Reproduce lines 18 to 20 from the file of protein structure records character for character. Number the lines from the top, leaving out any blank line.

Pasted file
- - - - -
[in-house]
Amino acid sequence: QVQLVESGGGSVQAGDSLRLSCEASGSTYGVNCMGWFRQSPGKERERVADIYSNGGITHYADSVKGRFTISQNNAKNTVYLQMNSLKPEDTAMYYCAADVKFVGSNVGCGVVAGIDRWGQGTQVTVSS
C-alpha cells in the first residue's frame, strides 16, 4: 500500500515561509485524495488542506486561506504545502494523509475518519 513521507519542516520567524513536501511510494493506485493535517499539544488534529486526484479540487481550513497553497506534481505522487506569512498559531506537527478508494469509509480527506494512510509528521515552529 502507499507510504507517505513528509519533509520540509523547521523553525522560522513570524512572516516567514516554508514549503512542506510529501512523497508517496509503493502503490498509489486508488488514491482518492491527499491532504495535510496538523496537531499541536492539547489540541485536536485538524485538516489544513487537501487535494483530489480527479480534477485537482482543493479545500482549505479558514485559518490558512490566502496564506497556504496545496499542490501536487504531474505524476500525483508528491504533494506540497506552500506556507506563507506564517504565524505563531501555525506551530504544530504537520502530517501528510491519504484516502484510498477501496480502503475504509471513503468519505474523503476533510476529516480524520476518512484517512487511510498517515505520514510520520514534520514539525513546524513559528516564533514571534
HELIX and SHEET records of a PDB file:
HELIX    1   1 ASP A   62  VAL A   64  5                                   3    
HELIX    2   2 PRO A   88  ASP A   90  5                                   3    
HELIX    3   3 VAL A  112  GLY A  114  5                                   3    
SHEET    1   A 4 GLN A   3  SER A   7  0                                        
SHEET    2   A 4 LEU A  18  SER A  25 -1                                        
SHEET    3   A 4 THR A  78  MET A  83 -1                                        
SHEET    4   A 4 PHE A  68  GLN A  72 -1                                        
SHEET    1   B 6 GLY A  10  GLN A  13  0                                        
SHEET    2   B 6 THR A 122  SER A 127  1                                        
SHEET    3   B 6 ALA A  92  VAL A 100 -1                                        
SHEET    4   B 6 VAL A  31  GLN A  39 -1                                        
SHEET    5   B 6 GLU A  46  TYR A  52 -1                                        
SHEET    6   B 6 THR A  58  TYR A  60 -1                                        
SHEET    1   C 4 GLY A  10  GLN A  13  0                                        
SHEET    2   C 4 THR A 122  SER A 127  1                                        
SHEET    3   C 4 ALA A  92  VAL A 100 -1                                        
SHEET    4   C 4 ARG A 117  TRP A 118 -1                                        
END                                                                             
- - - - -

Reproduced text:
SHEET    1   C 4 GLY A  10  GLN A  13  0                                        
SHEET    2   C 4 THR A 122  SER A 127  1                                        
SHEET    3   C 4 ALA A  92  VAL A 100 -1                                        